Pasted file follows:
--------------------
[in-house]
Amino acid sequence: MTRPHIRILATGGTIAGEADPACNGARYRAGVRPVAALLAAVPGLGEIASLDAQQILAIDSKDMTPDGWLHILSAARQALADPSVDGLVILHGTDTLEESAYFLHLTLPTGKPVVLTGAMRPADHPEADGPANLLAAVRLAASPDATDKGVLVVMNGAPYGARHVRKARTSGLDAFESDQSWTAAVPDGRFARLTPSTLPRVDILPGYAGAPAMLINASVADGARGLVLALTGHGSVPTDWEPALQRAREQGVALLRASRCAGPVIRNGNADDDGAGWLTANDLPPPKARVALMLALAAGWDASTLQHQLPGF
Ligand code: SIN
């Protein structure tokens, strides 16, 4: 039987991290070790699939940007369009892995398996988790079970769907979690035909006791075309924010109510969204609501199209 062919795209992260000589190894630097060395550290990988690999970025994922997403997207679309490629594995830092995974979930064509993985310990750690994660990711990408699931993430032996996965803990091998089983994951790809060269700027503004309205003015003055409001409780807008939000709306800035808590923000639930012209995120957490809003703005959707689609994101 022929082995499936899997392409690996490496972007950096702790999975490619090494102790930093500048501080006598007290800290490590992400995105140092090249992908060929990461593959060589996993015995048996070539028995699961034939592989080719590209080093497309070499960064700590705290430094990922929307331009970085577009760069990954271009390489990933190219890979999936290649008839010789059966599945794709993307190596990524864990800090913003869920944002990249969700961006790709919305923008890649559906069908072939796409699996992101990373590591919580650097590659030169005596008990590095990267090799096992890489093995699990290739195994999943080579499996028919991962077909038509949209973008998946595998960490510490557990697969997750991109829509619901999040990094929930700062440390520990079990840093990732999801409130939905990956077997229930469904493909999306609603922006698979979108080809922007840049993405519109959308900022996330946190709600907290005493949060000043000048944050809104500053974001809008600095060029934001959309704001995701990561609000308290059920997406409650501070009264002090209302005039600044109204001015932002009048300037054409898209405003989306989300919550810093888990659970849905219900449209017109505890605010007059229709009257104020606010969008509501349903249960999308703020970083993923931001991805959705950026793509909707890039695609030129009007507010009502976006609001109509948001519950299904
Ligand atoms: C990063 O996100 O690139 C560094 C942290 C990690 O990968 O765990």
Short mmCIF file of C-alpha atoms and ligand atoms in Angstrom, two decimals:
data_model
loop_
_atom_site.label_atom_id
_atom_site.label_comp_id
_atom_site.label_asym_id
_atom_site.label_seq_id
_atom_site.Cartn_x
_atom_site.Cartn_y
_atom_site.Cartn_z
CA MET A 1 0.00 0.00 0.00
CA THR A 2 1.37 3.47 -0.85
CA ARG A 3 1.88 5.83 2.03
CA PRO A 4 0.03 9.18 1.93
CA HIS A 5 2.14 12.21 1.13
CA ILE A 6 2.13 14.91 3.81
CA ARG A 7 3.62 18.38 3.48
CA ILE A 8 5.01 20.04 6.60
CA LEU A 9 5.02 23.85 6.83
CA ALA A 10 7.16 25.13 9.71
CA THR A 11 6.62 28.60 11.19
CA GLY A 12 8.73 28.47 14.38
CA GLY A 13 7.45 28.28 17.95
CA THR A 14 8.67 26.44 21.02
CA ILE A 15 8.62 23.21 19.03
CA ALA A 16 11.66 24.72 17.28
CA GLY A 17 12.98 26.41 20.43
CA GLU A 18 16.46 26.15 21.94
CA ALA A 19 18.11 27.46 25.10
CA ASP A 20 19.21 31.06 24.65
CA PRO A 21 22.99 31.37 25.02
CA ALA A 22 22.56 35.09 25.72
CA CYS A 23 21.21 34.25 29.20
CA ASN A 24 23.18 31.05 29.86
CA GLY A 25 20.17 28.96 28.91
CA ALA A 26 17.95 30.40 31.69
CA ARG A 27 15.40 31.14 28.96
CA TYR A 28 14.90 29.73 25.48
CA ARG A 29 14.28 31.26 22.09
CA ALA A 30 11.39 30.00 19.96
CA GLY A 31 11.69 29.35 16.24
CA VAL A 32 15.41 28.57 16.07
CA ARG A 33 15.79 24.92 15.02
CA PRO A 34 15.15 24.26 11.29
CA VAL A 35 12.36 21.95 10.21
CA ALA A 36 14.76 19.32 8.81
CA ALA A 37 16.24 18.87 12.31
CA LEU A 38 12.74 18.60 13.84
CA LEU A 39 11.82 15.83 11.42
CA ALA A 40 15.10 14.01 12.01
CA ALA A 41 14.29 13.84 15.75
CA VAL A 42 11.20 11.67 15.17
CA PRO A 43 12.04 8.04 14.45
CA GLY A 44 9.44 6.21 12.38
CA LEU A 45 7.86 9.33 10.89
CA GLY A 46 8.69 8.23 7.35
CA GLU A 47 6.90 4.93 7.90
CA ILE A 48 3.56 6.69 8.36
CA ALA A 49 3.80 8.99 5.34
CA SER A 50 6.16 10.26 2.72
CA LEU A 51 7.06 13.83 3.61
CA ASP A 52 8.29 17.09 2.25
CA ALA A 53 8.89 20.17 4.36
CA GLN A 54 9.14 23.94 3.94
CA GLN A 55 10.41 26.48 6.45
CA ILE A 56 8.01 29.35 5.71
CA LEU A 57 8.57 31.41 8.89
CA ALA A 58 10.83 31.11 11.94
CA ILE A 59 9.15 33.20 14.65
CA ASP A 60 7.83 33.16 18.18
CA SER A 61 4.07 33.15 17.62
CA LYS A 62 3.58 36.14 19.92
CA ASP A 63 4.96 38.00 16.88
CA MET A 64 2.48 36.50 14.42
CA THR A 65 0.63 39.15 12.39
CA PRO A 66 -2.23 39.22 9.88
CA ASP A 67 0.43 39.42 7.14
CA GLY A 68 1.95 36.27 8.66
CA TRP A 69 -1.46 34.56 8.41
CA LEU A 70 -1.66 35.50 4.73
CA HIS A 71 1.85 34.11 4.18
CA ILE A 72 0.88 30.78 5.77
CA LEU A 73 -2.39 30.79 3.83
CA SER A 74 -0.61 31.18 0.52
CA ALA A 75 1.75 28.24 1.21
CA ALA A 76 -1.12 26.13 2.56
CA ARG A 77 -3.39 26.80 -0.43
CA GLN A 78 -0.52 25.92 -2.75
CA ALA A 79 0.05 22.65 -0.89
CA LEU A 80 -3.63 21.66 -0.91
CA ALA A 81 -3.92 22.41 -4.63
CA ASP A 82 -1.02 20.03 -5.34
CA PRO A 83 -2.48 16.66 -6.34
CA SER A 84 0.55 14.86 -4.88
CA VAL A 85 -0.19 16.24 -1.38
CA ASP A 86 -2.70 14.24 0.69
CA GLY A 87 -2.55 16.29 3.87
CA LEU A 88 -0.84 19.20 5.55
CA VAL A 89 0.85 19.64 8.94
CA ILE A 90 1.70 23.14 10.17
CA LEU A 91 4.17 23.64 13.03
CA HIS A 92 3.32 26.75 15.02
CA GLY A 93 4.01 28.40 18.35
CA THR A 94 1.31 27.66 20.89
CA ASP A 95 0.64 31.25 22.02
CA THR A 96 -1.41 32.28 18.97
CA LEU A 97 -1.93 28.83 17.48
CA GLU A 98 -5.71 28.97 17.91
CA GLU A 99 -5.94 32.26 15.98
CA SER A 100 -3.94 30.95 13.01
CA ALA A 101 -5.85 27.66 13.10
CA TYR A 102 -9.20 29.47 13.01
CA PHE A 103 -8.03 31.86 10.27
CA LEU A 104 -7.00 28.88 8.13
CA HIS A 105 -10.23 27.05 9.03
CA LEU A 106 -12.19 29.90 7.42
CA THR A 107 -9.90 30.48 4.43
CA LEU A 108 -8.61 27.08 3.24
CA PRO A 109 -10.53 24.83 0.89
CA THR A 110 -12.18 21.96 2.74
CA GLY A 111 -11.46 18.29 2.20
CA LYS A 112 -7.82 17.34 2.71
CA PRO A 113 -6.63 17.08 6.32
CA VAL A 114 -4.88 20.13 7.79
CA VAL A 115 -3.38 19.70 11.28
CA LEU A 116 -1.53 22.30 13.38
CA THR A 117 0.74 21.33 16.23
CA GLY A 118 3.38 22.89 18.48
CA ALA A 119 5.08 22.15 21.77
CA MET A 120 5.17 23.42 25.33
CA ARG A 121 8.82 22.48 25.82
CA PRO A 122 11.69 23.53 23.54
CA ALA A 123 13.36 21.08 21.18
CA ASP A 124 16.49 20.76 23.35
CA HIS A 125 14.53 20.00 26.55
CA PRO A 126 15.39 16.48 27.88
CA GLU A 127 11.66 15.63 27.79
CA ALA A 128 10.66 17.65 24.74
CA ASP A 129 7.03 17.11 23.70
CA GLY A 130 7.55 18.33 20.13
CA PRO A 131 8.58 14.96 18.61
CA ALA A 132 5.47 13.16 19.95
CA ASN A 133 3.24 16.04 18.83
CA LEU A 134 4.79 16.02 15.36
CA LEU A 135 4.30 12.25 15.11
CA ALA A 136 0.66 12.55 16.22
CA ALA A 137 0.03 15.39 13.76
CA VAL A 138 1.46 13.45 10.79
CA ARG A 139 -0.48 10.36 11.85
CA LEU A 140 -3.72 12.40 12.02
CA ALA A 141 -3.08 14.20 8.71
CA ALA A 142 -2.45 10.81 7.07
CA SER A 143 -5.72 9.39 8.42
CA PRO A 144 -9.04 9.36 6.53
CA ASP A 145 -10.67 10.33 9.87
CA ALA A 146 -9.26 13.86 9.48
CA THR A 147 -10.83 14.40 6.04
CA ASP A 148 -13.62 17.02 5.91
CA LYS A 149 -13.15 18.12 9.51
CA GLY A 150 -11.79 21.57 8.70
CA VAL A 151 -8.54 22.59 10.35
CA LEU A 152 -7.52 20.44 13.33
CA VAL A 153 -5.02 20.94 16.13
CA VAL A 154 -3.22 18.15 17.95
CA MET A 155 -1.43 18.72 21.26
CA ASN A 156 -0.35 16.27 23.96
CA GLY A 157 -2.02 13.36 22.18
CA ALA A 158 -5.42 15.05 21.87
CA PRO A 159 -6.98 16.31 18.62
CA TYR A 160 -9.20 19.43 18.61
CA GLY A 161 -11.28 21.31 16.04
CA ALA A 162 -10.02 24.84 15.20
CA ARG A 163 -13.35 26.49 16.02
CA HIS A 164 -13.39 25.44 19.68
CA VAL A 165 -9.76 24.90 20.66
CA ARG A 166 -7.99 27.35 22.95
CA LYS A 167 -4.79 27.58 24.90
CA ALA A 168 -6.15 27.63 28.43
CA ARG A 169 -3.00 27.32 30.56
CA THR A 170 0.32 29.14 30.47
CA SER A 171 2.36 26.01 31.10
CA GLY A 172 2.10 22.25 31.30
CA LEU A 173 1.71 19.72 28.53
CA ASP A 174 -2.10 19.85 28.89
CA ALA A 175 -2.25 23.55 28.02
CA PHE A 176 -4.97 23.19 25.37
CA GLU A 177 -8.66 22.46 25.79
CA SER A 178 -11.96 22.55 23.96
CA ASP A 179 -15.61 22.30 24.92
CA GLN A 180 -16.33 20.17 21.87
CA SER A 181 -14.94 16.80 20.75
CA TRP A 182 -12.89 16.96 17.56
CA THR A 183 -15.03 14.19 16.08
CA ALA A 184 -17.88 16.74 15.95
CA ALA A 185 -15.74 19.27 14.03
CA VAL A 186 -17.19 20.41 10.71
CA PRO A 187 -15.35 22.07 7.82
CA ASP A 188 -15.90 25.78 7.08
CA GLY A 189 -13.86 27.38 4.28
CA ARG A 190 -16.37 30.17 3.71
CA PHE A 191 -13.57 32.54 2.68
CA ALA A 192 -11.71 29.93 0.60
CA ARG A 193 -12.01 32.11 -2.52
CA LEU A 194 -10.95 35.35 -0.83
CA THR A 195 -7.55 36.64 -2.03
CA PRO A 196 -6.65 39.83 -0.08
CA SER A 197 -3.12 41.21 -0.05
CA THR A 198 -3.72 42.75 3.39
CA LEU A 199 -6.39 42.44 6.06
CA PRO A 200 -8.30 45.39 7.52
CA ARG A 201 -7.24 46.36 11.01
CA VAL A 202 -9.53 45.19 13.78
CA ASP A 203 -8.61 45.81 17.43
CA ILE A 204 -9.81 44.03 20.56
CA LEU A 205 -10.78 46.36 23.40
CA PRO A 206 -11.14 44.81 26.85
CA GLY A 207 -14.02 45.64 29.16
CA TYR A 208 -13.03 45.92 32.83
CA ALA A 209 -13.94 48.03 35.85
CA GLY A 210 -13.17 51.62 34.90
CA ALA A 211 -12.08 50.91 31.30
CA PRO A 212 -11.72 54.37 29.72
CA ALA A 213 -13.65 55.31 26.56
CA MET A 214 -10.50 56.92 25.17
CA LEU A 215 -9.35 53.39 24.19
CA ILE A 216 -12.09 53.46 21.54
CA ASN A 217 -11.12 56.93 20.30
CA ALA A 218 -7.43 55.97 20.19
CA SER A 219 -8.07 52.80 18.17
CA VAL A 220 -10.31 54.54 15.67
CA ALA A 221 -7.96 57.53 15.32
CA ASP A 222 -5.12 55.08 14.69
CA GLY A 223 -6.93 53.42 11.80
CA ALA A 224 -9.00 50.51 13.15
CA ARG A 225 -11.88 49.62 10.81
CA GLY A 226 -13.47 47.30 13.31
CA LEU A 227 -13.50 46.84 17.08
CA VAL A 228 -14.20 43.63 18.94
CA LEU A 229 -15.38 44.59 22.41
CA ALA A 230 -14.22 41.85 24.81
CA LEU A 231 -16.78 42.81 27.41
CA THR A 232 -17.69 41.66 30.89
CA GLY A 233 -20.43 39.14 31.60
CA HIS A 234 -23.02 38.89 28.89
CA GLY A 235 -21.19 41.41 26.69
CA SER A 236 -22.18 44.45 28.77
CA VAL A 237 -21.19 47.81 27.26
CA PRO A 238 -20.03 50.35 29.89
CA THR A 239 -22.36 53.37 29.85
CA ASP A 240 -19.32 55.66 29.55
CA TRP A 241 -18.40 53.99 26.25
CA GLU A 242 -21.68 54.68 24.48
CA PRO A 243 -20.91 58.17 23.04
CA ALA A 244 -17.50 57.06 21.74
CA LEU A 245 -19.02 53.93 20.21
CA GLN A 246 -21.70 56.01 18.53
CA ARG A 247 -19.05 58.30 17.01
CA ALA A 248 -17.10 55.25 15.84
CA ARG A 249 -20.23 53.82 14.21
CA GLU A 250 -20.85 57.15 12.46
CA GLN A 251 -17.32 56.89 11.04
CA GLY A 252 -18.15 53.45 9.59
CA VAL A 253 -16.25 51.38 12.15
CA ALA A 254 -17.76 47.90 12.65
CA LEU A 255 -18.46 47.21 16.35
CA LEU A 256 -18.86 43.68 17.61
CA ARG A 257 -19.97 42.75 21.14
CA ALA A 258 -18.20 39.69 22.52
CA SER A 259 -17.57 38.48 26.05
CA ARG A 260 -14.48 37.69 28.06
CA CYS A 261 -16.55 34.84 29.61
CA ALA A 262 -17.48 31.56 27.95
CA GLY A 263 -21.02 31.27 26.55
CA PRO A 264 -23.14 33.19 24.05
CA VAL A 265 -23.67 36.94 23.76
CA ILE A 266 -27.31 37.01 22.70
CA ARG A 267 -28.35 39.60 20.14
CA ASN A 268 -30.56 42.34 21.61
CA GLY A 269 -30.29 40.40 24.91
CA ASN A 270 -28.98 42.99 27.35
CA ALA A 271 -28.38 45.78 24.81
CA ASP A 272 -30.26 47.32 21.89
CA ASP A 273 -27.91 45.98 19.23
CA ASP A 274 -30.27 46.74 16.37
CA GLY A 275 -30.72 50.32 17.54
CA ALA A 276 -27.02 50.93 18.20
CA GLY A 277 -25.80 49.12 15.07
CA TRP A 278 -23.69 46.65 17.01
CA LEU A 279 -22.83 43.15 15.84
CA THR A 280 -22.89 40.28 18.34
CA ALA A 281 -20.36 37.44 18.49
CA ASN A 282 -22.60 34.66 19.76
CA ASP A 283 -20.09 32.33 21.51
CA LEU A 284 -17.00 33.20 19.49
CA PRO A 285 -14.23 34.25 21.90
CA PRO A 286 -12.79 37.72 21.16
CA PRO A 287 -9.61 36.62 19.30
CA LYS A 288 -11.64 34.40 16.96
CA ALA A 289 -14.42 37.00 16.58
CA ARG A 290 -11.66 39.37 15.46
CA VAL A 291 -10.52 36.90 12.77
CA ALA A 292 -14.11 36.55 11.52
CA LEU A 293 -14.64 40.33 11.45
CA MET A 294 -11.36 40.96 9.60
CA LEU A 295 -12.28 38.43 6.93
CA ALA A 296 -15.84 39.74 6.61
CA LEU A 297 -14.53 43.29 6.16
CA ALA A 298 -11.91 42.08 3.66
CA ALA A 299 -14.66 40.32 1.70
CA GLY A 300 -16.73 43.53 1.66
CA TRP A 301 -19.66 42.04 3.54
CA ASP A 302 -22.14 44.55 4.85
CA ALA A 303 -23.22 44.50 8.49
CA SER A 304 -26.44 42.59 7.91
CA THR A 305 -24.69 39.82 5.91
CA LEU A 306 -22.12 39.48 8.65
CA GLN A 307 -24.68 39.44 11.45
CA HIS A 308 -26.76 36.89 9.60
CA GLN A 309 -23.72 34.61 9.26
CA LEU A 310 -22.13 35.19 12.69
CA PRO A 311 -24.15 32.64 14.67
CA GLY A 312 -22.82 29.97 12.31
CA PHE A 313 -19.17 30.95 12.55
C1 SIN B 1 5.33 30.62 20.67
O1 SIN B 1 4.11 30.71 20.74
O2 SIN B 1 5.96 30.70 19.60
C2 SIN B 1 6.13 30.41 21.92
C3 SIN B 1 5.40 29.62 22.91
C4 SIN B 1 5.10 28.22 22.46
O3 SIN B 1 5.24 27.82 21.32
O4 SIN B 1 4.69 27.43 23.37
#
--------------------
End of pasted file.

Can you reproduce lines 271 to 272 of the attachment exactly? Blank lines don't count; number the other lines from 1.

CA LEU A 256 -18.86 43.68 17.61
CA ARG A 257 -19.97 42.75 21.14